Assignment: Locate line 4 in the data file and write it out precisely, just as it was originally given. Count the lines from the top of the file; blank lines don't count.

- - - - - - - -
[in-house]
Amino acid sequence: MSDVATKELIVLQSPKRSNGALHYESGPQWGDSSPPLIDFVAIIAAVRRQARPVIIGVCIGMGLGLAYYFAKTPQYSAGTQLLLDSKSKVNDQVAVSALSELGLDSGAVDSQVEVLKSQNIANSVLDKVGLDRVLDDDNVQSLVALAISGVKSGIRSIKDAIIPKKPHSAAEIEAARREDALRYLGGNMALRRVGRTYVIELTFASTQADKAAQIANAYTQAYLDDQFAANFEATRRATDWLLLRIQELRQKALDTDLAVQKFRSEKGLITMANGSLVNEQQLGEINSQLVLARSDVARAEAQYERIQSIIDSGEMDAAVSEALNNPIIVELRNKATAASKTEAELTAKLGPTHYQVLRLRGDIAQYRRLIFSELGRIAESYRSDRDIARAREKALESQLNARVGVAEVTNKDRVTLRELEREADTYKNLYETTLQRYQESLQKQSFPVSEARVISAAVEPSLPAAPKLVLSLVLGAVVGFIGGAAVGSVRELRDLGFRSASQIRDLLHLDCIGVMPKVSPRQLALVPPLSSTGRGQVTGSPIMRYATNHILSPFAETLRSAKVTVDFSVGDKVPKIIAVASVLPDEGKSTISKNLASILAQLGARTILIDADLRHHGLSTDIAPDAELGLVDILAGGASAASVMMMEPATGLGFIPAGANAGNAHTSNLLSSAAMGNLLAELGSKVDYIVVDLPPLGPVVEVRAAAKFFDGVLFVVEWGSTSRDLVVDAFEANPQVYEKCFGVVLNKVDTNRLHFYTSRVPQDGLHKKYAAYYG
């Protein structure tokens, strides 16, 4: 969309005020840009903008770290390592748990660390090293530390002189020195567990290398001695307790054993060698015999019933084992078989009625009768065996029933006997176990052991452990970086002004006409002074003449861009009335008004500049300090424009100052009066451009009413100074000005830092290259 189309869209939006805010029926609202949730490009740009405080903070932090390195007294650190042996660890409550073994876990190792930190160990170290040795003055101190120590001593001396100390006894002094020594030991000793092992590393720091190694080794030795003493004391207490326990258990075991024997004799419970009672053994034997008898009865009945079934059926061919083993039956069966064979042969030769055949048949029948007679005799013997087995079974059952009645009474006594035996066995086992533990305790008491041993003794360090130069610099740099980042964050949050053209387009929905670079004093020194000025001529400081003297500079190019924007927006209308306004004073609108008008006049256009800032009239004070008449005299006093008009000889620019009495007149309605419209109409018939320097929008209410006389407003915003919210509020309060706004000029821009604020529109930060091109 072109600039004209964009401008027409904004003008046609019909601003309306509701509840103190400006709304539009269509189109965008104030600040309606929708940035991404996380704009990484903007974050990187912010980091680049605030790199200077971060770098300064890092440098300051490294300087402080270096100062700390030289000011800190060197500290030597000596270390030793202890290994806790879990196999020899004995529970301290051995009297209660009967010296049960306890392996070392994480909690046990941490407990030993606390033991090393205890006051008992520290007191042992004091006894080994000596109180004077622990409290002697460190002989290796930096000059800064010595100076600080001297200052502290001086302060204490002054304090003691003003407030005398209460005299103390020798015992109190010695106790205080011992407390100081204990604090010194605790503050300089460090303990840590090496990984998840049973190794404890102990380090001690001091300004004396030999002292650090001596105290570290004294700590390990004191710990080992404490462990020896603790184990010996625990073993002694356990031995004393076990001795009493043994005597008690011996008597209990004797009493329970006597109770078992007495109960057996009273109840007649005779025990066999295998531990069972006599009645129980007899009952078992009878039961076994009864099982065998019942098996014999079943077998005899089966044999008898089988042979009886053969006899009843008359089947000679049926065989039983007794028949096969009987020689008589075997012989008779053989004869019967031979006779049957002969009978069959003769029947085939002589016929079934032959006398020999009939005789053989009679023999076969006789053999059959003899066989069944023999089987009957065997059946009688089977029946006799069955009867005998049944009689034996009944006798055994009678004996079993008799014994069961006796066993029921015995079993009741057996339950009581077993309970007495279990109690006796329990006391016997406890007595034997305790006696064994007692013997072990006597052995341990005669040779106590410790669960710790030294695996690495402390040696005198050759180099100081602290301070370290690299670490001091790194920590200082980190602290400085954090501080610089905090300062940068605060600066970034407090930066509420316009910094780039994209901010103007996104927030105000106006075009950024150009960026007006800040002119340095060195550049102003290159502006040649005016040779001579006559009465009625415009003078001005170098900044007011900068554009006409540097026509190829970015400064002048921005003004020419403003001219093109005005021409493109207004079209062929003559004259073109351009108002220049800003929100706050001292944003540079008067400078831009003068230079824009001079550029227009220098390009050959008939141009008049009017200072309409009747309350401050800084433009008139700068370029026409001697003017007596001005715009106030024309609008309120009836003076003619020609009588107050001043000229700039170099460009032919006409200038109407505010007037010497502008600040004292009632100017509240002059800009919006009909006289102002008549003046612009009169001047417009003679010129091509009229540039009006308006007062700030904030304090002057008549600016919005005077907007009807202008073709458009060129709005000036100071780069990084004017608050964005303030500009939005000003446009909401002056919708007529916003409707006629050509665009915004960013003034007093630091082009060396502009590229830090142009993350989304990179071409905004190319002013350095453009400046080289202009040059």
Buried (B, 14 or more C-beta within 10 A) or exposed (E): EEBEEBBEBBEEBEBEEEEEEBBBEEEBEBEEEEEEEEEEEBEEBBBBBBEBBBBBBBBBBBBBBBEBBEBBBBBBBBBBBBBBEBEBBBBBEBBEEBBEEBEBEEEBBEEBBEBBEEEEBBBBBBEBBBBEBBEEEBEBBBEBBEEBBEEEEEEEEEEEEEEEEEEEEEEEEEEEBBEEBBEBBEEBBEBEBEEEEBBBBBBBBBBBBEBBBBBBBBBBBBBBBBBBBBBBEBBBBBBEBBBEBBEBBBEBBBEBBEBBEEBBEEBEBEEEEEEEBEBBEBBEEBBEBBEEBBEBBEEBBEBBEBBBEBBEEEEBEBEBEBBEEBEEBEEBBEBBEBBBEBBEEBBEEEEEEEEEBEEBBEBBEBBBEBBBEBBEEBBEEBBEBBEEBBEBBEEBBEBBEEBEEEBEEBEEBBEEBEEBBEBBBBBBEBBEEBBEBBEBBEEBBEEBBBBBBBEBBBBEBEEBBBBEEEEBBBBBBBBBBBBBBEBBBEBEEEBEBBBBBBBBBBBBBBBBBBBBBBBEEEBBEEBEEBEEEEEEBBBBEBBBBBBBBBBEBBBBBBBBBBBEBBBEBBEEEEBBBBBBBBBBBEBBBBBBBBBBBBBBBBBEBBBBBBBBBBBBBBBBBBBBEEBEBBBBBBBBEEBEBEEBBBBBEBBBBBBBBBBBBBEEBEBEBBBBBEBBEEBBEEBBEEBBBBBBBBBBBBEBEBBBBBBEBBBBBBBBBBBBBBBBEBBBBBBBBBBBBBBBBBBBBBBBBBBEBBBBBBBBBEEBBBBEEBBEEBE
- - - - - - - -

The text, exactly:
Buried (B, 14 or more C-beta within 10 A) or exposed (E): EEBEEBBEBBEEBEBEEEEEEBBBEEEBEBEEEEEEEEEEEBEEBBBBBBEBBBBBBBBBBBBBBBEBBEBBBBBBBBBBBBBBEBEBBBBBEBBEEBBEEBEBEEEBBEEBBEBBEEEEBBBBBBEBBBBEBBEEEBEBBBEBBEEBBEEEEEEEEEEEEEEEEEEEEEEEEEEEBBEEBBEBBEEBBEBEBEEEEBBBBBBBBBBBBEBBBBBBBBBBBBBBBBBBBBBBEBBBBBBEBBBEBBEBBBEBBBEBBEBBEEBBEEBEBEEEEEEEBEBBEBBEEBBEBBEEBBEBBEEBBEBBEBBBEBBEEEEBEBEBEBBEEBEEBEEBBEBBEBBBEBBEEBBEEEEEEEEEBEEBBEBBEBBBEBBBEBBEEBBEEBBEBBEEBBEBBEEBBEBBEEBEEEBEEBEEBBEEBEEBBEBBBBBBEBBEEBBEBBEBBEEBBEEBBBBBBBEBBBBEBEEBBBBEEEEBBBBBBBBBBBBBBEBBBEBEEEBEBBBBBBBBBBBBBBBBBBBBBBBEEEBBEEBEEBEEEEEEBBBBEBBBBBBBBBBEBBBBBBBBBBBEBBBEBBEEEEBBBBBBBBBBBEBBBBBBBBBBBBBBBBBEBBBBBBBBBBBBBBBBBBBBEEBEBBBBBBBBEEBEBEEBBBBBEBBBBBBBBBBBBBEEBEBEBBBBBEBBEEBBEEBBEEBBBBBBBBBBBBEBEBBBBBBEBBBBBBBBBBBBBBBBEBBBBBBBBBBBBBBBBBBBBBBBBBBEBBBBBBBBBEEBBBBEEBBEEBE